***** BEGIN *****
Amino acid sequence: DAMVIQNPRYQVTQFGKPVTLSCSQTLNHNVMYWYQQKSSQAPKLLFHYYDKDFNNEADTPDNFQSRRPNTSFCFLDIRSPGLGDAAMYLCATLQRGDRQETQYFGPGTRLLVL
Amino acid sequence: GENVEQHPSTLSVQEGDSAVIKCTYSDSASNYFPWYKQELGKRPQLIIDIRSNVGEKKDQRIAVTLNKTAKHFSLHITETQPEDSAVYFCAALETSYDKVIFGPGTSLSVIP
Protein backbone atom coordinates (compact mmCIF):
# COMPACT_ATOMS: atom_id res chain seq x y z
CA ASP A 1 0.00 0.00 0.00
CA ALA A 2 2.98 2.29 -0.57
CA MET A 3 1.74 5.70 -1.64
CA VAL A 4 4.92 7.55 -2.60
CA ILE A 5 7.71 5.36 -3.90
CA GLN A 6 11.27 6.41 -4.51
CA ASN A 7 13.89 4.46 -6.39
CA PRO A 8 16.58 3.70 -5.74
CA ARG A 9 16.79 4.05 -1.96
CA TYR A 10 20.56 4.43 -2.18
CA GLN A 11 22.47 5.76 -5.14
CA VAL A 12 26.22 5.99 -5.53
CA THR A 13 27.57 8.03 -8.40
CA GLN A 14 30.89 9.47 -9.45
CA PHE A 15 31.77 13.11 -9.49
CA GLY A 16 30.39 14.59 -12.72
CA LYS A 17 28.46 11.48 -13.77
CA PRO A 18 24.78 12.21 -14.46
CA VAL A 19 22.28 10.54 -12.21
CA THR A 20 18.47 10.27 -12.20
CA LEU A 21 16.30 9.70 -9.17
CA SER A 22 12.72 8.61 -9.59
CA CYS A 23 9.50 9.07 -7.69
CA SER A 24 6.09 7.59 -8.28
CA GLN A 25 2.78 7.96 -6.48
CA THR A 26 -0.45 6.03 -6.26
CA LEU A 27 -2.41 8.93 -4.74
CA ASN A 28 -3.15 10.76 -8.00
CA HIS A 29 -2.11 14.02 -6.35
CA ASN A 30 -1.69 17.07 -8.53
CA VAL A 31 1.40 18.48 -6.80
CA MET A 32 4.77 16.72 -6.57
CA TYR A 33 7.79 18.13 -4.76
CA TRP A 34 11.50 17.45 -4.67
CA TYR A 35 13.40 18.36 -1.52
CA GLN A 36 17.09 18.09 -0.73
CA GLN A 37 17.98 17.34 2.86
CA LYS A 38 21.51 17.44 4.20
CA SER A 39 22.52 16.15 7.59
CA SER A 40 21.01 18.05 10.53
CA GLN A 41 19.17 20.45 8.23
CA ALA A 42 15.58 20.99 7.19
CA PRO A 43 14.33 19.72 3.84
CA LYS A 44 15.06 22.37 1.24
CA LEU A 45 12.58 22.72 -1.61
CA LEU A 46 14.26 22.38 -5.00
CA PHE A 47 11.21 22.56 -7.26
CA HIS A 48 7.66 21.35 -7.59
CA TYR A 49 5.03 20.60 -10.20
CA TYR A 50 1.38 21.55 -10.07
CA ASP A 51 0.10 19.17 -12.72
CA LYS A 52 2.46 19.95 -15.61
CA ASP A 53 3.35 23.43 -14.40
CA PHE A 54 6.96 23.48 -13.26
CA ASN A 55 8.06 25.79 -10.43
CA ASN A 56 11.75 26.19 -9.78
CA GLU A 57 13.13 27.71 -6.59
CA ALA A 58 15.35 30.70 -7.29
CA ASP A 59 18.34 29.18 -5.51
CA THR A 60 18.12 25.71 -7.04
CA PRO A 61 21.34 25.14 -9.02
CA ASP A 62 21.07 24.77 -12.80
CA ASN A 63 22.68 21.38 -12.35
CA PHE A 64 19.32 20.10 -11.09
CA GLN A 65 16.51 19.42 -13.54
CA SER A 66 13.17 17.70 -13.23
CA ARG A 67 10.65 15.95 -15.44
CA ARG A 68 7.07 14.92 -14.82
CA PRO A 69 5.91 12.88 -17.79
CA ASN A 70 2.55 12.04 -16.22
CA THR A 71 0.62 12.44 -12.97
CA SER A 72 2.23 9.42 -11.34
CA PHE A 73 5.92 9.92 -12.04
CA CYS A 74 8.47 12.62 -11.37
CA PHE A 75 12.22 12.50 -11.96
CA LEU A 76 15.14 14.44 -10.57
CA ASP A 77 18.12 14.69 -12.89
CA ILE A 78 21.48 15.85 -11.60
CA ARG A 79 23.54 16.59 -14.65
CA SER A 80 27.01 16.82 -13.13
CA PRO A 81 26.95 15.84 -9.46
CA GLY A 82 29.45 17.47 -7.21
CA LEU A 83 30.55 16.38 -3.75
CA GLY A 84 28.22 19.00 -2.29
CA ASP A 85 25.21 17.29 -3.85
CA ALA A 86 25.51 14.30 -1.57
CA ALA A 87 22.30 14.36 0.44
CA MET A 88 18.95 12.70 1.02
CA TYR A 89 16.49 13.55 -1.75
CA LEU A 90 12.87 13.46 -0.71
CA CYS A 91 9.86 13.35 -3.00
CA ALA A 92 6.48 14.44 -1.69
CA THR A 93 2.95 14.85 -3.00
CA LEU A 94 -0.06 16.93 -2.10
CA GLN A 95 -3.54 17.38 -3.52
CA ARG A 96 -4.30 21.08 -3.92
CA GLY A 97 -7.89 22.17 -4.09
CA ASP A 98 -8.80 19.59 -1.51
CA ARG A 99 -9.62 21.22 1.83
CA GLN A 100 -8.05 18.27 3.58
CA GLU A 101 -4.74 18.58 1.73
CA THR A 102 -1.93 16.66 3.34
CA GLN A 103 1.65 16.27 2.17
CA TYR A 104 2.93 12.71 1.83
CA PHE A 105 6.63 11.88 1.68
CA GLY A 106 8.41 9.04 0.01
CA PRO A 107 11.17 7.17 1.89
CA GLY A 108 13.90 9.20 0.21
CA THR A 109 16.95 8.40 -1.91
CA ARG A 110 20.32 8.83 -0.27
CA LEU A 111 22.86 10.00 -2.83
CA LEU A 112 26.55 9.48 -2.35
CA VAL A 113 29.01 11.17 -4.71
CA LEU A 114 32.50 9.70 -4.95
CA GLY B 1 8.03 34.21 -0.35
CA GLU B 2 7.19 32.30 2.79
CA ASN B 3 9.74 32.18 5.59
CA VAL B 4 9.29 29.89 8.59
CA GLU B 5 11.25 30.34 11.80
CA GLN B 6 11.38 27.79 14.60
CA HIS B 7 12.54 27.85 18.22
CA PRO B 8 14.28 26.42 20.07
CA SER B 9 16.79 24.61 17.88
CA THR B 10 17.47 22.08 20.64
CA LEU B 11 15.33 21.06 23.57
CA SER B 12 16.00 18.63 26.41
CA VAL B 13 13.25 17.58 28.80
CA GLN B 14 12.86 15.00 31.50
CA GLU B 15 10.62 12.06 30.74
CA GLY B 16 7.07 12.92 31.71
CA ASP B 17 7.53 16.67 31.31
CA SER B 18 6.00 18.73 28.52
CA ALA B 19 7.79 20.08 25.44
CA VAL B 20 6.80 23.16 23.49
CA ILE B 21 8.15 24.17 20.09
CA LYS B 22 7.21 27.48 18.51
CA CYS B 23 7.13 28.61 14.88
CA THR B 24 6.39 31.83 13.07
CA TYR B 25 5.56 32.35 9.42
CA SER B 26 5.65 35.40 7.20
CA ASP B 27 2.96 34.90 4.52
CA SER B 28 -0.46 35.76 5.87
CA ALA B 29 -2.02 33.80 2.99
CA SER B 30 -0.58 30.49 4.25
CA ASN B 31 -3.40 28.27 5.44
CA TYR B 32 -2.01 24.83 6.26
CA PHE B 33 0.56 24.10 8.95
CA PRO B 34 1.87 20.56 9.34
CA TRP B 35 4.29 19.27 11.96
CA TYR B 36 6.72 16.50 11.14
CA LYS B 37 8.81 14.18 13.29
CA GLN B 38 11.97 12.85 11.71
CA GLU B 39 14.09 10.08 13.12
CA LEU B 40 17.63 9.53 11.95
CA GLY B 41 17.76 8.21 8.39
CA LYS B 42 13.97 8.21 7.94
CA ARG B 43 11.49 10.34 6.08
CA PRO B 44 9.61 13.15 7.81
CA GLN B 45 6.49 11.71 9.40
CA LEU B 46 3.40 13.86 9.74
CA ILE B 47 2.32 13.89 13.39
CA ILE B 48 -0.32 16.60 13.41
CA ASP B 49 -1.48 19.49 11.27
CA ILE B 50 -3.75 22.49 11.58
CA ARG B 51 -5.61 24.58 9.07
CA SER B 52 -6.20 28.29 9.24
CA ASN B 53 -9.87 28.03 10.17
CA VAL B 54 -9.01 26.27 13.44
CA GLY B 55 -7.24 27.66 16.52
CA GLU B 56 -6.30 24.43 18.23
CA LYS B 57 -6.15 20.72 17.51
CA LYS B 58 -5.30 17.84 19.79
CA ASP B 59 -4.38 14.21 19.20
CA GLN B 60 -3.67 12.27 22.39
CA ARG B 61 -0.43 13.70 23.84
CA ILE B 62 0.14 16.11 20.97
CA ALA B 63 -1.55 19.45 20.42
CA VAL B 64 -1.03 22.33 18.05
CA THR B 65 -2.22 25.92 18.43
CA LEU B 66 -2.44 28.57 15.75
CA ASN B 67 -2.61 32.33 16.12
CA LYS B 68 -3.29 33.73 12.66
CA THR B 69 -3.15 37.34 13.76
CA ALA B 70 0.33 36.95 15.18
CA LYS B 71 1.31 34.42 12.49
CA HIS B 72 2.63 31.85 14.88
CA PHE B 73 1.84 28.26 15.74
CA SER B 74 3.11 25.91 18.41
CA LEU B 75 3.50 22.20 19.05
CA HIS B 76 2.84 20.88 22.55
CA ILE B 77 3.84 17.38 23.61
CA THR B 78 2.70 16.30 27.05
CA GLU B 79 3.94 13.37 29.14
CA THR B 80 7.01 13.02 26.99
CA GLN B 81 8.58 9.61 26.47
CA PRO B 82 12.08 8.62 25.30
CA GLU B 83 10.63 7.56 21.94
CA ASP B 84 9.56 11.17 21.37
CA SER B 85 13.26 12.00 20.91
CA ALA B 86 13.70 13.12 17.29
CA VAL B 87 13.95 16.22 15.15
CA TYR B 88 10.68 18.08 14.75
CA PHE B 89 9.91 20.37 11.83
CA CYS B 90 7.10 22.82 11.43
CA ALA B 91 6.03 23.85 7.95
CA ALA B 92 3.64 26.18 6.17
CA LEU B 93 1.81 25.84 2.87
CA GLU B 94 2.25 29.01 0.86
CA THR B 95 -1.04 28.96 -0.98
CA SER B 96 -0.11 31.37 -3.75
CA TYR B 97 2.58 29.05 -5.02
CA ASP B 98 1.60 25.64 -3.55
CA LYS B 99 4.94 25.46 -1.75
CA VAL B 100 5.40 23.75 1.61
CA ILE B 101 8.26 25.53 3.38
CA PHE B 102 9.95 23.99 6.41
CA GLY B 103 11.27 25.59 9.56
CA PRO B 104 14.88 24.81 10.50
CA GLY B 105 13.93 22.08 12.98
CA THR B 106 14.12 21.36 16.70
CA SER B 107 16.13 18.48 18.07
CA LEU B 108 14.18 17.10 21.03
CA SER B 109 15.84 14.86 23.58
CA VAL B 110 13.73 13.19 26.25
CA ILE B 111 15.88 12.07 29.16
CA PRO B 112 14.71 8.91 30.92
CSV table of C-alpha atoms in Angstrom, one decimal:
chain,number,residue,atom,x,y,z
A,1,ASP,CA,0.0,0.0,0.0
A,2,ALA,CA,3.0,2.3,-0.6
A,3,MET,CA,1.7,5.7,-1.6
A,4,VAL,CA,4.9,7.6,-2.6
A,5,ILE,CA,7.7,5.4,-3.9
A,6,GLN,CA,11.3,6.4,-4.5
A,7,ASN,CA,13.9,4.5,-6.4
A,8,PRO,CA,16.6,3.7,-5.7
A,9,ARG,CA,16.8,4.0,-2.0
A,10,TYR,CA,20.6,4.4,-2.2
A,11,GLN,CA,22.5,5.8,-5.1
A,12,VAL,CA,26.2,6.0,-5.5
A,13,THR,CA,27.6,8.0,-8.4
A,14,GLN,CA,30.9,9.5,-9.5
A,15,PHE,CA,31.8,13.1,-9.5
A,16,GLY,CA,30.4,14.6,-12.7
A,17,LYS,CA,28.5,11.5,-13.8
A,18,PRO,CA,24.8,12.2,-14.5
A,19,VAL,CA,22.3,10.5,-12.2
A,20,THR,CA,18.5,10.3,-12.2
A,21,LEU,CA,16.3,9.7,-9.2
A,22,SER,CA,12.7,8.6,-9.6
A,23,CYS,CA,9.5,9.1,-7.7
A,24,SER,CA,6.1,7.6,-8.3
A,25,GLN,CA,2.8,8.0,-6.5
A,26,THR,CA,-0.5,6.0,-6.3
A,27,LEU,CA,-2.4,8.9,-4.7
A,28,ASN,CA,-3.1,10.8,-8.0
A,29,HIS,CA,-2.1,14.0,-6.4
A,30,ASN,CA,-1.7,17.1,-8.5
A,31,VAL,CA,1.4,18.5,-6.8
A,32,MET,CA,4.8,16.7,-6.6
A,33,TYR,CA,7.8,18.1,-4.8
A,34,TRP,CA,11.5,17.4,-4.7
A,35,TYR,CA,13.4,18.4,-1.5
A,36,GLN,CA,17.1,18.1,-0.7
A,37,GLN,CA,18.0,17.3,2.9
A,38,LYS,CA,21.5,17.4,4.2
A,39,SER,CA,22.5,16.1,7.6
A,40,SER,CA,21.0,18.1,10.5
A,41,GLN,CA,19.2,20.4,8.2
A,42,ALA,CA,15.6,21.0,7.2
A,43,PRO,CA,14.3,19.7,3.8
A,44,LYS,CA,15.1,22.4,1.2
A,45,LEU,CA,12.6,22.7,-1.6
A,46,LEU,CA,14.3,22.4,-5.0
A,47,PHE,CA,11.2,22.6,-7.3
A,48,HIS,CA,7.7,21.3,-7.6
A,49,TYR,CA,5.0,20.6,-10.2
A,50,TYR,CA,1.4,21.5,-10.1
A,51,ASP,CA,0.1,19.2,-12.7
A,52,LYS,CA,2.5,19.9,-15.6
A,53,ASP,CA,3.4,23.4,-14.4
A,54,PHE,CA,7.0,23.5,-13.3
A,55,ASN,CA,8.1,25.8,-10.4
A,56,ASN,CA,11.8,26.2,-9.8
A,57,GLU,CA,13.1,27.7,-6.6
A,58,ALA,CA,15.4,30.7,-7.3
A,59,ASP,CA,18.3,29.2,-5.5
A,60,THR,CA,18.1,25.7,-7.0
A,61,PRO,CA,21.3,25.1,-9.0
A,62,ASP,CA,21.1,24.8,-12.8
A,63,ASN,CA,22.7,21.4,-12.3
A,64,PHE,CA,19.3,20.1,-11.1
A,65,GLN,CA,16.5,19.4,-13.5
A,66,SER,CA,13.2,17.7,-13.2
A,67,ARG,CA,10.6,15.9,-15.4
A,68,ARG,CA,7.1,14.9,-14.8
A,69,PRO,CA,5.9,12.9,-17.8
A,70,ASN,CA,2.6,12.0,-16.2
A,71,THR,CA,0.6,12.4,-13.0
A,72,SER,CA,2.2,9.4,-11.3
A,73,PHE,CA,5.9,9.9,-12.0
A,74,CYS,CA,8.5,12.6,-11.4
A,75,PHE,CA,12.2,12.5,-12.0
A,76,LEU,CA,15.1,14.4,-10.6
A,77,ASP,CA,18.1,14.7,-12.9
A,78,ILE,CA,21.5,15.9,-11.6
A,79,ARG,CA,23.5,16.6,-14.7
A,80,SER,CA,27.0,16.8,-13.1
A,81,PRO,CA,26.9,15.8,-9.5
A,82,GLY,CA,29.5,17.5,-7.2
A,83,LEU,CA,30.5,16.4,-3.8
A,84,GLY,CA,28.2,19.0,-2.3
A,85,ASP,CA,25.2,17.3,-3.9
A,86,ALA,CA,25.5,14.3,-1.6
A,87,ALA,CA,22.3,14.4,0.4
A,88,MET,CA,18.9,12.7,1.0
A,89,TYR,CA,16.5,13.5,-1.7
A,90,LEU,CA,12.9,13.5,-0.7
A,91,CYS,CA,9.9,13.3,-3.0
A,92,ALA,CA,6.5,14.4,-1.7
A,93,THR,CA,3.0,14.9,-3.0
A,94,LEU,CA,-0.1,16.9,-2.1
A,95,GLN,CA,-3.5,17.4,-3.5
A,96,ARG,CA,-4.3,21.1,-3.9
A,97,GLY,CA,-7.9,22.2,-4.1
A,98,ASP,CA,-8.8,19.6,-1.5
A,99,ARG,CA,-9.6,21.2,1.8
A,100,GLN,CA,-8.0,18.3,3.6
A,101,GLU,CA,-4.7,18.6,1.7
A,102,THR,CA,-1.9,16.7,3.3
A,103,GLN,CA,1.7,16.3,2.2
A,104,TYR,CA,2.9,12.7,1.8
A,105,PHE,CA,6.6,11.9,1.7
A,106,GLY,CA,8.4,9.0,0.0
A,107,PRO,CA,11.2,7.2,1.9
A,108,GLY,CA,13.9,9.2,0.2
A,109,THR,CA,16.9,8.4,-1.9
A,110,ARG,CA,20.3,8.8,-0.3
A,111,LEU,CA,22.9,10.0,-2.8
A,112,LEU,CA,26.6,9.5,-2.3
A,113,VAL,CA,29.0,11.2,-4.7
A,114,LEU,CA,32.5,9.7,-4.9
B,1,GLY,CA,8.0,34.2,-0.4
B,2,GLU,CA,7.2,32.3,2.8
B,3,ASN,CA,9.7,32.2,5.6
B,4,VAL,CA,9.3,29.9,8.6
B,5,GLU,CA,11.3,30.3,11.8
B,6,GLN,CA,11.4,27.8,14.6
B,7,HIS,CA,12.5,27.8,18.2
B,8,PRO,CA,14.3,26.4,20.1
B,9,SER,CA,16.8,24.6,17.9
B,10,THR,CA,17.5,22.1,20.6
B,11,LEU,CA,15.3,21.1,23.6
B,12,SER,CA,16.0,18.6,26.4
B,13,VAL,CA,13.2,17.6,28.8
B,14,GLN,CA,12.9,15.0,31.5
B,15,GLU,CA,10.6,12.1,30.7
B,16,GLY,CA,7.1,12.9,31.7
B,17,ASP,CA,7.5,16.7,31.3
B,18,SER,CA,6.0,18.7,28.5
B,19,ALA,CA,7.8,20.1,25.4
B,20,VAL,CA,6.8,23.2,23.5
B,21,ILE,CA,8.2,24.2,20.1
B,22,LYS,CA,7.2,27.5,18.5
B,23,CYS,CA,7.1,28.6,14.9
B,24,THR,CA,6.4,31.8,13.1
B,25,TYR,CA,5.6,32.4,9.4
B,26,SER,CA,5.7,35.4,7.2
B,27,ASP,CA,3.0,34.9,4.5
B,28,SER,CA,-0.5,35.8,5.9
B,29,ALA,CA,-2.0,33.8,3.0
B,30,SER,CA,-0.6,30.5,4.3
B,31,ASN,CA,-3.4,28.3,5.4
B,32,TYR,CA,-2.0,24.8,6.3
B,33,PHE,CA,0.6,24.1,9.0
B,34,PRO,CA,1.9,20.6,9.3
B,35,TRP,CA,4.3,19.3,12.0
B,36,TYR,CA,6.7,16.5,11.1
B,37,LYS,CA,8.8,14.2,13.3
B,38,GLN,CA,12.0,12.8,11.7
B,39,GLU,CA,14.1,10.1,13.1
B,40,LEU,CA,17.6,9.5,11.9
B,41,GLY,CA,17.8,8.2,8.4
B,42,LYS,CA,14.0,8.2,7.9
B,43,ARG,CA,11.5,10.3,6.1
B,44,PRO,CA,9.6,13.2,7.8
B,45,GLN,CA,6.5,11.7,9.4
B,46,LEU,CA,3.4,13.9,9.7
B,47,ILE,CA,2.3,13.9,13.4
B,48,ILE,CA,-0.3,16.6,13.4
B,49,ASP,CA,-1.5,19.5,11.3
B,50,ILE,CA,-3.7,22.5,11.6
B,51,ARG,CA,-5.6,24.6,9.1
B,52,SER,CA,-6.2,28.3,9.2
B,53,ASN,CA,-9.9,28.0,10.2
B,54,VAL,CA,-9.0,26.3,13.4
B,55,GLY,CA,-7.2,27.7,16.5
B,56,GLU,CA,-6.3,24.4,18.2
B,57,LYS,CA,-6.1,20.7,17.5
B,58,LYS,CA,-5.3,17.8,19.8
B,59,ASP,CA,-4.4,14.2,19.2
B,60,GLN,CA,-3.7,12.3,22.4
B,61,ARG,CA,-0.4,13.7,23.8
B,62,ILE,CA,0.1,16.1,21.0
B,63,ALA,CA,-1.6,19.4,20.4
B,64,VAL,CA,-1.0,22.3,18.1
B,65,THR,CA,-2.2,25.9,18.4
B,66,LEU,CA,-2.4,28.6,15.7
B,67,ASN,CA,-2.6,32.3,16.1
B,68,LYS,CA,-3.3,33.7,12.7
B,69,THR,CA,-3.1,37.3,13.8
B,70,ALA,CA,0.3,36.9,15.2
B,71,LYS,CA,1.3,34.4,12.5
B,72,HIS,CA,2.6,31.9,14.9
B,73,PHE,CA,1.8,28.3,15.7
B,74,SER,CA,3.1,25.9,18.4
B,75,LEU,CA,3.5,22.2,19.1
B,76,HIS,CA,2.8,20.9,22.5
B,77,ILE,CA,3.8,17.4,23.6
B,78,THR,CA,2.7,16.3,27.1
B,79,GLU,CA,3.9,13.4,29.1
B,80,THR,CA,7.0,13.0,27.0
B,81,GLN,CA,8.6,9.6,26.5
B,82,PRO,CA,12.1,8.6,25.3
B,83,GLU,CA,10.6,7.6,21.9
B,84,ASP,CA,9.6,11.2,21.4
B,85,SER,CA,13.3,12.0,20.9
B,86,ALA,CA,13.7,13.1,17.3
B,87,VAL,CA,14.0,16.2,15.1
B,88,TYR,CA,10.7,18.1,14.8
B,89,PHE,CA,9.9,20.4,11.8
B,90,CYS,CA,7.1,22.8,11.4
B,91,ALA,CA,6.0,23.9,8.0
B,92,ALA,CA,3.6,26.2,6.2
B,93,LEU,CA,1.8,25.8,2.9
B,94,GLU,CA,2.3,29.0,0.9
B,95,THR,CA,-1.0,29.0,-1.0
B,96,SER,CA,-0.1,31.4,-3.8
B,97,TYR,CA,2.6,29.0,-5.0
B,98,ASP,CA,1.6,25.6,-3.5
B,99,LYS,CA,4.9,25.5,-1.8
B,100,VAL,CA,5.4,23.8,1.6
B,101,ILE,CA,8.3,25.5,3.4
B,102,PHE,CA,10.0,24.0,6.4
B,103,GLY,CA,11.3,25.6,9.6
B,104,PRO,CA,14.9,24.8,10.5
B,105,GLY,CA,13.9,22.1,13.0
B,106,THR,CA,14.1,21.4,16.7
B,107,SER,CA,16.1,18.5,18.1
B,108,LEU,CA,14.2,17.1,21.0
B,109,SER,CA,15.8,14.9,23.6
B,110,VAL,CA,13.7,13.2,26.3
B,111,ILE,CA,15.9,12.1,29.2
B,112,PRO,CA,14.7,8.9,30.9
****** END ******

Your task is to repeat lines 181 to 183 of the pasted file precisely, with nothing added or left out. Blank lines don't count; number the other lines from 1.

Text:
CA ALA B 63 -1.55 19.45 20.42
CA VAL B 64 -1.03 22.33 18.05
CA THR B 65 -2.22 25.92 18.43